We should be very grateful for surveys like these and for ministries like LifeWay who would put so much effort into collecting this data BUT we should not get over-concerned about statistics. They can be very helpful and informing about cultural trends but we need to be cautious about how much weight we put on these statistics (not questioning the integrity of any researchers but merely realizing that there is no perfect survey that can accurately take all people into account). Surveys at their best make us aware and urge a response but at their worst can overcome us with fear or pride. No matter how good a research team and survey is, they all have their limits.
Surveys like these should bring us to pray for more than physical well-being for our children and families (often a weakness of today’s evangelicalism in a prosperous culture) but certainly for their spiritual well-being. When is the last time we have seen something like this and began earnestly imploring the Lord for revival? Do we lose hope or seek the Lord after reading something like this?
Lastly, students leave the body of Christ because they don’t love Christ. We should decide to know nothing except Christ and Him crucified as the main tenor of our churches and families. Anything, any feeling, or anyone other than Jesus Christ will ultimately lead us away from Him and His Bride. People who love Jesus love His Bride even when she looks messy.
Without further delay, here are some of the statistics. For the full article, please see the link below:
The 66 percent who said they stopped attending church regularly as young adults cited a variety of reasons for leaving. The survey listed 55 and asked them to pick all that applied. On average, they chose seven or eight reasons, McConnell said. The reasons fell under four categories:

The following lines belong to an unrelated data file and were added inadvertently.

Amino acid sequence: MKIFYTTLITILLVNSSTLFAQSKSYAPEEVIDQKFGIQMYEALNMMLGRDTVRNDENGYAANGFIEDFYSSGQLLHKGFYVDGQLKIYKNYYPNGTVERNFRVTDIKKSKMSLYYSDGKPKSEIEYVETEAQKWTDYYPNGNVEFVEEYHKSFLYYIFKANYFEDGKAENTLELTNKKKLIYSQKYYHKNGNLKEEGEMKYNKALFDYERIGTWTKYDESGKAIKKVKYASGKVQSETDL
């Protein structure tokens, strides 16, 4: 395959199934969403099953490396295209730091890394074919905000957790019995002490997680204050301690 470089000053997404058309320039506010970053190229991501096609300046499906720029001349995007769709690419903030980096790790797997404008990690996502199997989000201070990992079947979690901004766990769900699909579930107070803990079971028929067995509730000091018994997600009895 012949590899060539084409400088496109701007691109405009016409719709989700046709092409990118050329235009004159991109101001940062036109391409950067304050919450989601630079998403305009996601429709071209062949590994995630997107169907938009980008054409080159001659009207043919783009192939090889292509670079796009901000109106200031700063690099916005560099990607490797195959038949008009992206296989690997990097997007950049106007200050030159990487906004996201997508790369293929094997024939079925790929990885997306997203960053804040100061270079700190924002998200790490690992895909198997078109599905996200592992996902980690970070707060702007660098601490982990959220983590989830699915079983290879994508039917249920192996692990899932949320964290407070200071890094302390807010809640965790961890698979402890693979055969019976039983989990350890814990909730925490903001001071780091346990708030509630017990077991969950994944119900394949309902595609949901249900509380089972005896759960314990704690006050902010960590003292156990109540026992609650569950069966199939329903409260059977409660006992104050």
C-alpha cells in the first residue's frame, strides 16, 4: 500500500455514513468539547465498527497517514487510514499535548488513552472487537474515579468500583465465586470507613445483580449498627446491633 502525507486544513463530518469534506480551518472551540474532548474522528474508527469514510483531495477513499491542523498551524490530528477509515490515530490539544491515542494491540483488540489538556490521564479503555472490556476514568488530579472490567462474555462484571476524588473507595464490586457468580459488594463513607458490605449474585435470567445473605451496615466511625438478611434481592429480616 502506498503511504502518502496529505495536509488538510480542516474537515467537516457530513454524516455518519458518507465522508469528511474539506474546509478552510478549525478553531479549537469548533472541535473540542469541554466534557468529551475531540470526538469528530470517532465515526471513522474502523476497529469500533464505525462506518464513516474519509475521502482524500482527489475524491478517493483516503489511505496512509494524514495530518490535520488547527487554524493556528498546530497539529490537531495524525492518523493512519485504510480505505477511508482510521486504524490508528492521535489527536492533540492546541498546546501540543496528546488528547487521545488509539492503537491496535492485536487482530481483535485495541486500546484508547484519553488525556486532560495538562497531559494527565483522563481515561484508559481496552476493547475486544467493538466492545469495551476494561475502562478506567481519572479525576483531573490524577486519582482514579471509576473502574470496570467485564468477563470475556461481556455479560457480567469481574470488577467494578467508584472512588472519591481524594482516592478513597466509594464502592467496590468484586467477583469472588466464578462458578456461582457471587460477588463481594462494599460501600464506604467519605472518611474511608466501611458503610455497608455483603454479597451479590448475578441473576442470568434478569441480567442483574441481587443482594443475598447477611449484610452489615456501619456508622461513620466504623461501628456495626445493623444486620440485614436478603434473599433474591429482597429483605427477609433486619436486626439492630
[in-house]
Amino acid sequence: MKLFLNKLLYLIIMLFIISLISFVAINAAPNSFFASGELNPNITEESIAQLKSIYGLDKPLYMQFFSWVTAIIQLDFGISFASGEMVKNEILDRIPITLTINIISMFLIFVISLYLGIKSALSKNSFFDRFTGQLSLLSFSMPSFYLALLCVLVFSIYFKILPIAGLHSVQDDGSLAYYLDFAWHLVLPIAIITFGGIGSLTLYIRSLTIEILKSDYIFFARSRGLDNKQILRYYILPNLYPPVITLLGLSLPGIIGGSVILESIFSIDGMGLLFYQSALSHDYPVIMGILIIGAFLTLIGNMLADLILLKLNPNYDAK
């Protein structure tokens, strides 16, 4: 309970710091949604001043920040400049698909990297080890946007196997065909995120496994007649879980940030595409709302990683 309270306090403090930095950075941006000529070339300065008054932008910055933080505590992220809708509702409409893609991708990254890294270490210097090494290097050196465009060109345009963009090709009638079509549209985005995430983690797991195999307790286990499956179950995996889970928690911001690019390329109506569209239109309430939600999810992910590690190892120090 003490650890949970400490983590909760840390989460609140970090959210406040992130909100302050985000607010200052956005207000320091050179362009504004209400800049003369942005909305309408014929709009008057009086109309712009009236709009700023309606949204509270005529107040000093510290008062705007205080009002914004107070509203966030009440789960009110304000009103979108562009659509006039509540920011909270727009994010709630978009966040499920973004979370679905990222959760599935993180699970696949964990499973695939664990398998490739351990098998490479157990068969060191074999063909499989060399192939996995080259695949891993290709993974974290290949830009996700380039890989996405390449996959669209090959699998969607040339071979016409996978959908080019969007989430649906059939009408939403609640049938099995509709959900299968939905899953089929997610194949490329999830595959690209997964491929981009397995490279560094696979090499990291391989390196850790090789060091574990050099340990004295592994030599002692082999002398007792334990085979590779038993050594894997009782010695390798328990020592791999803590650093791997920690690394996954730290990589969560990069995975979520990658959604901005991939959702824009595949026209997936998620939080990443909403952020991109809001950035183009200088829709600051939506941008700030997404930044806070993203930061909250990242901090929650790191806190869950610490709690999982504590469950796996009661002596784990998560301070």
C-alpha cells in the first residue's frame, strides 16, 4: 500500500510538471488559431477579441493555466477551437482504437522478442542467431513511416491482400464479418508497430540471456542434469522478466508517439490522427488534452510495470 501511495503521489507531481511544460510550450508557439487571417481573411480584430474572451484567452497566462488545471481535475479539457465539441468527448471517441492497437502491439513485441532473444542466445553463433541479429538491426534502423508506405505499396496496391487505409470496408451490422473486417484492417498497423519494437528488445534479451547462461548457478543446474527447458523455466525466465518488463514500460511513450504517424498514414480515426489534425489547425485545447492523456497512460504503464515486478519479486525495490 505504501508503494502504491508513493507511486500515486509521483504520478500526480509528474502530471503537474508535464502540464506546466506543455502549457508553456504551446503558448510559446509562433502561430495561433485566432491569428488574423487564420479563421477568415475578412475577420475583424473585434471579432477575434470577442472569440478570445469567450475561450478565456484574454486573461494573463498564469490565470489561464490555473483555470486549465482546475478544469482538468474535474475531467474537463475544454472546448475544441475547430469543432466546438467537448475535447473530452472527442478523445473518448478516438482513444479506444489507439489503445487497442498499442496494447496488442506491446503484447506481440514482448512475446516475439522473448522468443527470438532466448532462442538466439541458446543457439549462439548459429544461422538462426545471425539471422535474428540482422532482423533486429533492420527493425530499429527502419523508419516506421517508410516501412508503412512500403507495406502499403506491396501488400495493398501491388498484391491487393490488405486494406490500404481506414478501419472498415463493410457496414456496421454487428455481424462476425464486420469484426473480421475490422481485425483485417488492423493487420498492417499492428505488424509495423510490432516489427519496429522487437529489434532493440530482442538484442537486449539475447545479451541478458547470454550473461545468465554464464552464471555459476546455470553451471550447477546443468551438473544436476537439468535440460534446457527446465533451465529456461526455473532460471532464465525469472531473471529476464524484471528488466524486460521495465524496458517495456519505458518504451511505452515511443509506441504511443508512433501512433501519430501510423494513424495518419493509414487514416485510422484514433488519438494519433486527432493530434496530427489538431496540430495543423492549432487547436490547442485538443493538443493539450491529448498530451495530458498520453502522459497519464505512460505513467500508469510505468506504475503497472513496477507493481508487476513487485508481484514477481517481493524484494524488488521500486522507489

Nearly all — 96 percent — cited life changes, including moving to college and work responsibilities that prevented them from attending.
Seventy-three percent said church or pastor-related reasons led them to leave. Of those, 32 percent said church members seemed judgmental or hypocritical and 29 percent said they did not feel connected to others who attended.
Seventy percent named religious, ethical or political beliefs for dropping out. Of those, 25 percent said they disagreed with the church's stance on political or social issues while 22 percent said they were only attending to please someone else.
And, 63 percent said student and youth ministry reasons contributed to their decision not to go. Of those, 23 percent said they never connected with students in student ministry and 20 percent said the students seemed judgmental or hypocritical.
Every Spring semester, our youth ministry puts on a reading challenge in which the entire group is divided up into teams where they compete against each other by seeing who can read the most. The winners come away with some sort of prize (and obviously immortal glory!). In years past, we have mixed it up with reading all kinds of books but this year we are focusing merely on reading the Bible. One of the categories of Christian experience that middle schoolers and high schoolers need to grow in is in their reading of the Bible (especially in a biblically illiterate age). One of the encouragements that I wanted to give our students were some tips for how to read the Bible. I thought that this might be helpful for even ages beyond the youth ministry. So, here are 23 tips for reading the Bible:
Get you a hard copy Bible that you will make “your” Bible.
Think about getting a “Journaling Bible” from Crossway in order to write down your reflections on the side.
Download the “Read Scripture” app and follow its Bible reading plan. It’s free!
Remember where each book of the Bible is in the entire story when you are reading it. (Ex: It is helpful to know that Daniel was written during Israel’s period in exile. Or, it is helpful to know that Esther is towards the very end of the Old Testament time period even though it’s not placed at the end of the Old Testament books.)
Choose a book that your passionate about reading and start there.